Together with BAM Infra Nederland, Hardt built the first hyperloop test facility in Europe with a 30-metre long testing tube to test the new transport technology.
Hardt Global Mobility short-term goal is to begin building a hyperloop route between two cities within the next four years. According to Hardt press release, the test facility of Hardt and BAM, located at The Green Village on the campus of TU Delft, consists of a tube with a length of 30 metres and an external diameter of 3.2 metres. With it, Hardt will be able to test all the important systems in a vacuum at low speeds, including the safety, the propulsion, the gliding and the stabilisation of the hyperloop vehicle. Furthermore, they will also make an extensive research on the social integration and social acceptance of the new means of transport.
Developers believe that a hyperloop will be a more energy efficient transport alternative to flying or riding a train and claim it will make travel possible at speeds of more than a thousand kilometres per hour, via tubes with very low air resistance. It would also be a great solution for people living far away from where they work - commuting with hyperloop would be faster and more convenient, so the cities could potentially avoid the current congestion we're causing with numerous cars driven mainly on account of daily commute to work.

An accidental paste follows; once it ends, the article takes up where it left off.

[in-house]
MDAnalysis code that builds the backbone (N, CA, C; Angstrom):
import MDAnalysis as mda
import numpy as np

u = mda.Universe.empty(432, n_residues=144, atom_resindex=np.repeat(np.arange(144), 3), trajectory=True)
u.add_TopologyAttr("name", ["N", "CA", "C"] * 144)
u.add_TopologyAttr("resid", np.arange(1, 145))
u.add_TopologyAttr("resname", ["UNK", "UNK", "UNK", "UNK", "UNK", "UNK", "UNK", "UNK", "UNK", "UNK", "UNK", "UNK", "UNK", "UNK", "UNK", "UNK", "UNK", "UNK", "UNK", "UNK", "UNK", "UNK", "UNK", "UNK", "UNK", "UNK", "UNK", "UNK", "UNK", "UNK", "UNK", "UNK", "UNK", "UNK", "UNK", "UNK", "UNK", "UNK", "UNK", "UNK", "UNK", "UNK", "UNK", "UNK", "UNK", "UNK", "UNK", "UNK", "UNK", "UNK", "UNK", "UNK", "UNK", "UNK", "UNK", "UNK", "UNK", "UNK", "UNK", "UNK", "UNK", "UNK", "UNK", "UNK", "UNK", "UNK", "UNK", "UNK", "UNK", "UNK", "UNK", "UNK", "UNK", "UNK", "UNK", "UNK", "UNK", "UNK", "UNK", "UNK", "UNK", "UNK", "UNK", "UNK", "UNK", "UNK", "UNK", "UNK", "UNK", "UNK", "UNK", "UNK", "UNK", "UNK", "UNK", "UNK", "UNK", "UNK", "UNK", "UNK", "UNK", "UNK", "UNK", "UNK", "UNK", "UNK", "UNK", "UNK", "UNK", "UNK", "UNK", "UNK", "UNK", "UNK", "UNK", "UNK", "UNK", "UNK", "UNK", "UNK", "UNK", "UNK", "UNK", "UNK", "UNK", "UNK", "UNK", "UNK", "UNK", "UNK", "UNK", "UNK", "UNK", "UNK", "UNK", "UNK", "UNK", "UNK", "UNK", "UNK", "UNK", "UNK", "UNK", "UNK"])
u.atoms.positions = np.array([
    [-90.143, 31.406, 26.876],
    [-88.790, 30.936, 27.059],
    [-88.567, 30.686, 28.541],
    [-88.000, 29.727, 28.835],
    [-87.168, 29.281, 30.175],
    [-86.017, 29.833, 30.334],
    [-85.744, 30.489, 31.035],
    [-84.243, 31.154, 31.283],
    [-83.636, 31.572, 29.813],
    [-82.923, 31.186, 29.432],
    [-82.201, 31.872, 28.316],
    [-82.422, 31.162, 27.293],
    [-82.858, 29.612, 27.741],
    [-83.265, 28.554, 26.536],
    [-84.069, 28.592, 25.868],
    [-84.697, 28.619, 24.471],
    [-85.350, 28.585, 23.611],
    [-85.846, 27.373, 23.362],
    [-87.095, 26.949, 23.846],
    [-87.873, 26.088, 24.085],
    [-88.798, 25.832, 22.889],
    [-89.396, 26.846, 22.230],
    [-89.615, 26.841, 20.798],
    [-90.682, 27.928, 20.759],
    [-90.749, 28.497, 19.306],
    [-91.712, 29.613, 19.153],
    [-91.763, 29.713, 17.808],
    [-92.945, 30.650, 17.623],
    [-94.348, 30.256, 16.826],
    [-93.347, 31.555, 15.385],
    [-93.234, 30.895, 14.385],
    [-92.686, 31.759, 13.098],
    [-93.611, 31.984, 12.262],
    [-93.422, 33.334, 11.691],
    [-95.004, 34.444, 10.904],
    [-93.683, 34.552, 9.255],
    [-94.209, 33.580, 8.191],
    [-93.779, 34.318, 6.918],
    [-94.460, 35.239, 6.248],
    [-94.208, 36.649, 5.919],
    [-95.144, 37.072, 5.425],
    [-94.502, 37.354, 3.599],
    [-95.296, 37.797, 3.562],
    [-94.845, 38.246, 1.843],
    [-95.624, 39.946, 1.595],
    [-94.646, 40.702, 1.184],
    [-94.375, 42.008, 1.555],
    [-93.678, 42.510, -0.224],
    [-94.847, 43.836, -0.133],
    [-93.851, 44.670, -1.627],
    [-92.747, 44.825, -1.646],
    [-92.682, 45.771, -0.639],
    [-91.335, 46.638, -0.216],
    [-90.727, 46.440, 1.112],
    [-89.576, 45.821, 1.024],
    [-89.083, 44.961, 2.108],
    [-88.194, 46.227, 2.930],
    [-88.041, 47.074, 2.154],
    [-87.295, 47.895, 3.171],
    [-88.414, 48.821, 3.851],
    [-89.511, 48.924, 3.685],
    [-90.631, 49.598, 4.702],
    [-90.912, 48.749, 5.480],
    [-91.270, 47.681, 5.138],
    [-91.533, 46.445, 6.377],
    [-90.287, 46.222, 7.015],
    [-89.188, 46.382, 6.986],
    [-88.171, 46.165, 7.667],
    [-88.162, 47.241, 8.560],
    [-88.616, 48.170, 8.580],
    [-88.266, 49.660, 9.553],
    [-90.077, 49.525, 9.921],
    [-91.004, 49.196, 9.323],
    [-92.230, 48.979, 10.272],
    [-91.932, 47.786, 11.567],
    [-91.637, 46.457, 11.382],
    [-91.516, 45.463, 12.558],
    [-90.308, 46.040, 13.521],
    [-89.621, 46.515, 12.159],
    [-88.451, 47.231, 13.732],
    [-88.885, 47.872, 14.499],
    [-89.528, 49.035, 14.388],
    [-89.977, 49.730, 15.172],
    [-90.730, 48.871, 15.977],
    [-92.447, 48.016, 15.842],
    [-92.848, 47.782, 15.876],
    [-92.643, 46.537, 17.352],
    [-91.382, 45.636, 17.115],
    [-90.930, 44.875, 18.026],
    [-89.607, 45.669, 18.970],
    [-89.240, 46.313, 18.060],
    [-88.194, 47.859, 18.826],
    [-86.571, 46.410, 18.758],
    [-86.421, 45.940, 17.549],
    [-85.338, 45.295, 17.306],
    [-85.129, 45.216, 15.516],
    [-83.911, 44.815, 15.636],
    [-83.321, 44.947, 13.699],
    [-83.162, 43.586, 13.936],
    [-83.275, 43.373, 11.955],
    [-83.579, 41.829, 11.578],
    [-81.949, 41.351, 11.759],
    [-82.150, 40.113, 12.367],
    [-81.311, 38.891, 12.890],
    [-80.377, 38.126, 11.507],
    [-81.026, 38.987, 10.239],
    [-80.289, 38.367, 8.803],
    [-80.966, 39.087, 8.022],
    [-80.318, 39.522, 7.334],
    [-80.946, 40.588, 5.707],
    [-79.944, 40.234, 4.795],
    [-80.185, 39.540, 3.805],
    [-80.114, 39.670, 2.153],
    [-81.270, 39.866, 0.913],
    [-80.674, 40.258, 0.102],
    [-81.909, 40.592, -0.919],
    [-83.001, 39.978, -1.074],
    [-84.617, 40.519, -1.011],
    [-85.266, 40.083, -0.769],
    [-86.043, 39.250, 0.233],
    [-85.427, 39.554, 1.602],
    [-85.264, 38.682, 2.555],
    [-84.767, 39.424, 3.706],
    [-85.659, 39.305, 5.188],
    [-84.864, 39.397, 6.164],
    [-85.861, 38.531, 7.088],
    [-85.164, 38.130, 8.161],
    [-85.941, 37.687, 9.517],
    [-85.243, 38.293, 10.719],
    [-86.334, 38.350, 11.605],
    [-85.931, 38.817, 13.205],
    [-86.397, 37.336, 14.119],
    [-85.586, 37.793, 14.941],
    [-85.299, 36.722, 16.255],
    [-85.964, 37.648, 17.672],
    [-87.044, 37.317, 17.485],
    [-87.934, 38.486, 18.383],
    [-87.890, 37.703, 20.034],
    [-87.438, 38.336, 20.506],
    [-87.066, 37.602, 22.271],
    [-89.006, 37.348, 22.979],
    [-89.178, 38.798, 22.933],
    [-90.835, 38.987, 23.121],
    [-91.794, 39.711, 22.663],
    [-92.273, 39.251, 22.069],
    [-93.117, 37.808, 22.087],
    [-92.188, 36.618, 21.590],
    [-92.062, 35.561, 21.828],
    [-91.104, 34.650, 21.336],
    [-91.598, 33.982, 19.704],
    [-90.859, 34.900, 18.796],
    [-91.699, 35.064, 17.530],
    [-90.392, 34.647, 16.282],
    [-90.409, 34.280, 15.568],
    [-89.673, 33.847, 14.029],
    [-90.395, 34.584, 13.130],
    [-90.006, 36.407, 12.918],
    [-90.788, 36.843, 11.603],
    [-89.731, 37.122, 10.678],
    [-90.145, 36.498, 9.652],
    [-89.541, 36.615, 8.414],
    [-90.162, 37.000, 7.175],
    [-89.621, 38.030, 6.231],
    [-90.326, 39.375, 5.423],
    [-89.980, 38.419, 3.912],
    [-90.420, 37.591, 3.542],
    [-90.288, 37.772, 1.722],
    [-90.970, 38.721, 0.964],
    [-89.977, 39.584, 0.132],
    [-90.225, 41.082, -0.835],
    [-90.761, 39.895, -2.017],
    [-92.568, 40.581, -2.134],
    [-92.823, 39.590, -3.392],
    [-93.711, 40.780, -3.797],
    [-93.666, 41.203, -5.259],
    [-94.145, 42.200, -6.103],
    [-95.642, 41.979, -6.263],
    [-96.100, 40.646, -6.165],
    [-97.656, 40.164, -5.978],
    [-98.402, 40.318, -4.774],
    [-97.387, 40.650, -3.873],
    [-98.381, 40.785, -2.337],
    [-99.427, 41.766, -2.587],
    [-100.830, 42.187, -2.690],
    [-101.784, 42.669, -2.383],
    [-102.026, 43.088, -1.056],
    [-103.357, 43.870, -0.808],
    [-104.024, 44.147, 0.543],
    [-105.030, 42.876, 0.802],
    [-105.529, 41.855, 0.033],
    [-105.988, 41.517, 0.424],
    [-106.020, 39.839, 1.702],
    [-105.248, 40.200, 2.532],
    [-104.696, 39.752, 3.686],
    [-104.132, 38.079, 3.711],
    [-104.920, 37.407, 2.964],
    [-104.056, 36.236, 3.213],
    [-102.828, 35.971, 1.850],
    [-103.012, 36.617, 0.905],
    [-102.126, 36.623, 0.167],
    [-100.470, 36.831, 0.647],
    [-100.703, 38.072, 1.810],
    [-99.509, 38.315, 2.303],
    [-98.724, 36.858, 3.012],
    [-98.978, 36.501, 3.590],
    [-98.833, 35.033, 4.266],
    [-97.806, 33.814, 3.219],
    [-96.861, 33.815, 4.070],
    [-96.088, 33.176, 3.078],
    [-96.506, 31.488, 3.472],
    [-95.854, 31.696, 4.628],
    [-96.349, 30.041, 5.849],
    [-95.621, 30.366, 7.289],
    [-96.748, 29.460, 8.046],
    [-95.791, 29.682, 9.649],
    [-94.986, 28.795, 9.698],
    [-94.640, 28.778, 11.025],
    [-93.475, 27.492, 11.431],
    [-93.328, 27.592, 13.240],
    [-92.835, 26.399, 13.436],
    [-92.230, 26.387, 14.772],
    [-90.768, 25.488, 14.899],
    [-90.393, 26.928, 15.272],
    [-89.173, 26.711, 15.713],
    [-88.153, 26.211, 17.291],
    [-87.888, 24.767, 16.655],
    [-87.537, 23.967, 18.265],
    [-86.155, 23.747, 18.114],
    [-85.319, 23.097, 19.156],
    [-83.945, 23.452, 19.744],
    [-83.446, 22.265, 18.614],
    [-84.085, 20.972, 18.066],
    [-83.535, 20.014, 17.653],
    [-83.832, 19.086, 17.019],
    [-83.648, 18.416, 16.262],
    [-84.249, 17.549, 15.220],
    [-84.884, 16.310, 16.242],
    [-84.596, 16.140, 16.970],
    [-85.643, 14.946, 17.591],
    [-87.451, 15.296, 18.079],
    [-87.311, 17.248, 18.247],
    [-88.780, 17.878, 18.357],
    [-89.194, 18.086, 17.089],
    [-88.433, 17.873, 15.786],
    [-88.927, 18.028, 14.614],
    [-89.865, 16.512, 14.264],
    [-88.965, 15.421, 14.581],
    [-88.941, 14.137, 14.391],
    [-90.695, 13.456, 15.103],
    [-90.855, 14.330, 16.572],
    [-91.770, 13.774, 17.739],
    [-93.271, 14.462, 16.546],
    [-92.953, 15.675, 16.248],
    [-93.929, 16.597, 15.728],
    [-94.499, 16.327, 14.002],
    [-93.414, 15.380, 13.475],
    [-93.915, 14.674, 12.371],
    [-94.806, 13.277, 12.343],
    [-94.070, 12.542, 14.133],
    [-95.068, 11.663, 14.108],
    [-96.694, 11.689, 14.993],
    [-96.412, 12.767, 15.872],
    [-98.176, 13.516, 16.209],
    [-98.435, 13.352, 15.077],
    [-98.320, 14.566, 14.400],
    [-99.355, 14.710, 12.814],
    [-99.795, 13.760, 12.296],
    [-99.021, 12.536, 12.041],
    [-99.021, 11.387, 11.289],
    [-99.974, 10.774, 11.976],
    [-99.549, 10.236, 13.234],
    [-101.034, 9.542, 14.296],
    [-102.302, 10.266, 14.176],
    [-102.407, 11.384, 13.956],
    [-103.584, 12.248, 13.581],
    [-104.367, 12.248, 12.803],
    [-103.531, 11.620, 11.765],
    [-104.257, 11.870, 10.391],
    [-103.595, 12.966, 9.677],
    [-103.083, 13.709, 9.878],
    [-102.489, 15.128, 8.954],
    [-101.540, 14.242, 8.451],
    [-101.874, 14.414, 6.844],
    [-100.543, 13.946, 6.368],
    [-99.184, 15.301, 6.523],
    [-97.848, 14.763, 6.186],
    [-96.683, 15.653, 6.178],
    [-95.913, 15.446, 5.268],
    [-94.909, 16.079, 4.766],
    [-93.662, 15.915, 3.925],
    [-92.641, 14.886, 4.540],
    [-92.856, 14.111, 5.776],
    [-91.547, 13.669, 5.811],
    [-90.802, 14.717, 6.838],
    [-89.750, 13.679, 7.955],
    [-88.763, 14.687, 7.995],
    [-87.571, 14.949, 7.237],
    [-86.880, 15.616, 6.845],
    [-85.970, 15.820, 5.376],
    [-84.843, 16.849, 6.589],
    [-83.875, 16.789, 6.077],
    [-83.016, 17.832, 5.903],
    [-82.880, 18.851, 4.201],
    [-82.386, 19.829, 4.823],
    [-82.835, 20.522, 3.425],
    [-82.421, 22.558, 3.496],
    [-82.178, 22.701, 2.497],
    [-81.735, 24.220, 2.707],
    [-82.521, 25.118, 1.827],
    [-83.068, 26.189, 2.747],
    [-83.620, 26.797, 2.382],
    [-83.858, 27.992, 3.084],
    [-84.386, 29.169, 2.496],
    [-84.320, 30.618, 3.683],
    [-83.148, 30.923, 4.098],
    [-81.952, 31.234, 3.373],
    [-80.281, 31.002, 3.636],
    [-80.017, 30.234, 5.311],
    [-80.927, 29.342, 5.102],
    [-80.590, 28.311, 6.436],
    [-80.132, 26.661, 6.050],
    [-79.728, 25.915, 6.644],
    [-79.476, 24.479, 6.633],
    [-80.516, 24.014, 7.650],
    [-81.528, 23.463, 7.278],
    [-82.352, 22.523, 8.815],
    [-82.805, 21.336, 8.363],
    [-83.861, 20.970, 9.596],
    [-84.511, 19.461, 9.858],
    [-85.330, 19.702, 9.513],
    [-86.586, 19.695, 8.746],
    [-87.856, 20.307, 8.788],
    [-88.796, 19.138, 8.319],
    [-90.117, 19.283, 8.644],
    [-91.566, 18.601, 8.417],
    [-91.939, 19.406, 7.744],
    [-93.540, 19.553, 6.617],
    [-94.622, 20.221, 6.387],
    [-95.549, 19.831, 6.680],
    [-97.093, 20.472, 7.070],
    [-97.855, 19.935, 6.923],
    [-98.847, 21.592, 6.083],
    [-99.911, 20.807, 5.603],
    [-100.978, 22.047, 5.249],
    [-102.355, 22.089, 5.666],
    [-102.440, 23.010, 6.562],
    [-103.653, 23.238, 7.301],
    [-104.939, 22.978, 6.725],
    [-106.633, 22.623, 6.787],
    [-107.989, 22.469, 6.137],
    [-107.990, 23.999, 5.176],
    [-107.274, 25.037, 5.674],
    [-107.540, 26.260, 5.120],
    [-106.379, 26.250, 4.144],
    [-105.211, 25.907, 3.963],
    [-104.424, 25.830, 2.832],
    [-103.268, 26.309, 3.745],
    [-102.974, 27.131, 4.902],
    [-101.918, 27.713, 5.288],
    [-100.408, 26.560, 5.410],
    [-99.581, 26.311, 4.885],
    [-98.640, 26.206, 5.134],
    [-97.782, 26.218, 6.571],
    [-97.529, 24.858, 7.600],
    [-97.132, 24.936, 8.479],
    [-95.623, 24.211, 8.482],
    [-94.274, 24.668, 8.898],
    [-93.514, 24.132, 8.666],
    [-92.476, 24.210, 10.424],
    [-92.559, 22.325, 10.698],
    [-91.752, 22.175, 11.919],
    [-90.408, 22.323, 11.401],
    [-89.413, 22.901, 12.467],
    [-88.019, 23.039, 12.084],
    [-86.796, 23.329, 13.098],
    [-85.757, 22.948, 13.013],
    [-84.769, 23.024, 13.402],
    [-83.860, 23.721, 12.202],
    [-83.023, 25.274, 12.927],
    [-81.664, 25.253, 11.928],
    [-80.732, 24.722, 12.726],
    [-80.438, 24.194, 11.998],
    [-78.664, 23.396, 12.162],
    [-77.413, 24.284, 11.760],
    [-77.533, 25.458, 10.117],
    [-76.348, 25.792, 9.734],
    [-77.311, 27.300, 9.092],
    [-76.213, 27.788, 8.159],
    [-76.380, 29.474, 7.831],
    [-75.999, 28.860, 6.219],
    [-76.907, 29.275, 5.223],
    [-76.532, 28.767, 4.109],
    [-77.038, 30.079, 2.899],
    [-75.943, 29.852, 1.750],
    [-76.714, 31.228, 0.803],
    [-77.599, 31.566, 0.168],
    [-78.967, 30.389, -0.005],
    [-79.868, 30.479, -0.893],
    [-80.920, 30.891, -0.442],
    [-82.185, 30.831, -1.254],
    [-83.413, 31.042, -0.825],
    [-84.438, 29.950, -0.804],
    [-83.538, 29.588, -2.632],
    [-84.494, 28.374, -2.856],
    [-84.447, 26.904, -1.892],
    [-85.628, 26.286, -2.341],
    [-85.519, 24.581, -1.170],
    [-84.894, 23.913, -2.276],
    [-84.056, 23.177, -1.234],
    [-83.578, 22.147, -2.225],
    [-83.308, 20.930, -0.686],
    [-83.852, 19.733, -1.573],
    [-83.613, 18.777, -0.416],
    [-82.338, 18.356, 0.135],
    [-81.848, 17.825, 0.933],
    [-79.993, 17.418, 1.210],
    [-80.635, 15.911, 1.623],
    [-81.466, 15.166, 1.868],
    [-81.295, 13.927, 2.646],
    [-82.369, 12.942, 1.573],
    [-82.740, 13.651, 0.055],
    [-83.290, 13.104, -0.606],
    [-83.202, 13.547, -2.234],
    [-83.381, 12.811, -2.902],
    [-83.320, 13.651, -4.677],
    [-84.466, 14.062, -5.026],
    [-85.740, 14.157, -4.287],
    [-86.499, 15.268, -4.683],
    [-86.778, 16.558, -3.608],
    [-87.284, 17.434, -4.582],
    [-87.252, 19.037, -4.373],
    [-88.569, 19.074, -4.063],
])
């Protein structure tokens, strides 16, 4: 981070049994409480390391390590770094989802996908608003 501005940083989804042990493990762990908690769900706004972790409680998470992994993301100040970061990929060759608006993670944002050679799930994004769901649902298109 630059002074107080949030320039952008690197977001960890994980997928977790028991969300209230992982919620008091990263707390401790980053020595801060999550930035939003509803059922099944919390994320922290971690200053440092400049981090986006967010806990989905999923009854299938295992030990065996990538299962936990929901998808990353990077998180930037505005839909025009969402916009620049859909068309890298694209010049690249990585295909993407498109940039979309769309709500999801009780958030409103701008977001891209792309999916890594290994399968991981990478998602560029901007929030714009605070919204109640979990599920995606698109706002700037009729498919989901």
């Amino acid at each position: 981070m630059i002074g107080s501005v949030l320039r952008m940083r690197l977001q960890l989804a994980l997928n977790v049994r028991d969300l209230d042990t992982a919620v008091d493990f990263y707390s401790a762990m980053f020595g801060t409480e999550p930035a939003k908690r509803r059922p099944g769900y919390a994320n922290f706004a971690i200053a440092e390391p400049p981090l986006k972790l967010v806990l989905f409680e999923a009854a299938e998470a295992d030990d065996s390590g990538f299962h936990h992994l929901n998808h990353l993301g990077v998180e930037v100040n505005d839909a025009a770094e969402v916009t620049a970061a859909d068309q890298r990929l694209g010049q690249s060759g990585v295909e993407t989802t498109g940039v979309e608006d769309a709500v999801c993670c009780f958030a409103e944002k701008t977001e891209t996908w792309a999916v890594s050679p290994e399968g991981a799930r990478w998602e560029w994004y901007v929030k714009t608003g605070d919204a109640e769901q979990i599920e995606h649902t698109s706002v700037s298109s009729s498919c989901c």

The hyperloop would not make any intermediate stops during its journey, as a train does, but would arrive directly at its destination. Tim Houter, CEO of Hardt said: "We are creating a world where distance no longer matters. One where you will have the freedom to live and work wherever you want to."
As in interesting fact, let us mention that the founders of Hardt were part of the Delft Hyperloop team that won Elon Musks's Hyperloop Pod Competition in January of this year.